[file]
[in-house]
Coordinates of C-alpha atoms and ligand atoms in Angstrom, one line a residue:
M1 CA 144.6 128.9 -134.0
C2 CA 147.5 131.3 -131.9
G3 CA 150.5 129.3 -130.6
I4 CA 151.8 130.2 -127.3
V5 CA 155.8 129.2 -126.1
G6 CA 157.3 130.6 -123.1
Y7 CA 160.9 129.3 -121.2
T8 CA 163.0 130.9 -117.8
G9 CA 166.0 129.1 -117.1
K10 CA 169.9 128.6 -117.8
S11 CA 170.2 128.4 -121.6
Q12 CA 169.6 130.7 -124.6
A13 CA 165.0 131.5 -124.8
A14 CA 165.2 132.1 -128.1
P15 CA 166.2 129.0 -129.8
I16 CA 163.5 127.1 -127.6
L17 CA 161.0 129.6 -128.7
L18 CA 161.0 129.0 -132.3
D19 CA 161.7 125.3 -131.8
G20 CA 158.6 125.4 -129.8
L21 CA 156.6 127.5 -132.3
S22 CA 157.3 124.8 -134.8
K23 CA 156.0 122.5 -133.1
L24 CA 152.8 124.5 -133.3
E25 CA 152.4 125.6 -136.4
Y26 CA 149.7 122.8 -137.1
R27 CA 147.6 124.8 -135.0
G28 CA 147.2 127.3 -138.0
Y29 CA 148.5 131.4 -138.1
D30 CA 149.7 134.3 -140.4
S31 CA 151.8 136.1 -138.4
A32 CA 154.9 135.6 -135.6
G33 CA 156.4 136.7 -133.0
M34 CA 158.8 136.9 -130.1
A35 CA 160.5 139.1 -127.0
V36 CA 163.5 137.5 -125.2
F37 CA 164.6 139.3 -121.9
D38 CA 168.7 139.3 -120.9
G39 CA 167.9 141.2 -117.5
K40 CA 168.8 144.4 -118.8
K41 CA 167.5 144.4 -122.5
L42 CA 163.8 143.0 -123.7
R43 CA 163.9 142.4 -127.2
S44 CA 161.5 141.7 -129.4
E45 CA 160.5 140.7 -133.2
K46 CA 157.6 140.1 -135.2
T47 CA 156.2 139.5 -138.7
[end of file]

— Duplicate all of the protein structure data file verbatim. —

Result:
[in-house]
Coordinates of C-alpha atoms and ligand atoms in Angstrom, one line a residue:
M1 CA 144.6 128.9 -134.0
C2 CA 147.5 131.3 -131.9
G3 CA 150.5 129.3 -130.6
I4 CA 151.8 130.2 -127.3
V5 CA 155.8 129.2 -126.1
G6 CA 157.3 130.6 -123.1
Y7 CA 160.9 129.3 -121.2
T8 CA 163.0 130.9 -117.8
G9 CA 166.0 129.1 -117.1
K10 CA 169.9 128.6 -117.8
S11 CA 170.2 128.4 -121.6
Q12 CA 169.6 130.7 -124.6
A13 CA 165.0 131.5 -124.8
A14 CA 165.2 132.1 -128.1
P15 CA 166.2 129.0 -129.8
I16 CA 163.5 127.1 -127.6
L17 CA 161.0 129.6 -128.7
L18 CA 161.0 129.0 -132.3
D19 CA 161.7 125.3 -131.8
G20 CA 158.6 125.4 -129.8
L21 CA 156.6 127.5 -132.3
S22 CA 157.3 124.8 -134.8
K23 CA 156.0 122.5 -133.1
L24 CA 152.8 124.5 -133.3
E25 CA 152.4 125.6 -136.4
Y26 CA 149.7 122.8 -137.1
R27 CA 147.6 124.8 -135.0
G28 CA 147.2 127.3 -138.0
Y29 CA 148.5 131.4 -138.1
D30 CA 149.7 134.3 -140.4
S31 CA 151.8 136.1 -138.4
A32 CA 154.9 135.6 -135.6
G33 CA 156.4 136.7 -133.0
M34 CA 158.8 136.9 -130.1
A35 CA 160.5 139.1 -127.0
V36 CA 163.5 137.5 -125.2
F37 CA 164.6 139.3 -121.9
D38 CA 168.7 139.3 -120.9
G39 CA 167.9 141.2 -117.5
K40 CA 168.8 144.4 -118.8
K41 CA 167.5 144.4 -122.5
L42 CA 163.8 143.0 -123.7
R43 CA 163.9 142.4 -127.2
S44 CA 161.5 141.7 -129.4
E45 CA 160.5 140.7 -133.2
K46 CA 157.6 140.1 -135.2
T47 CA 156.2 139.5 -138.7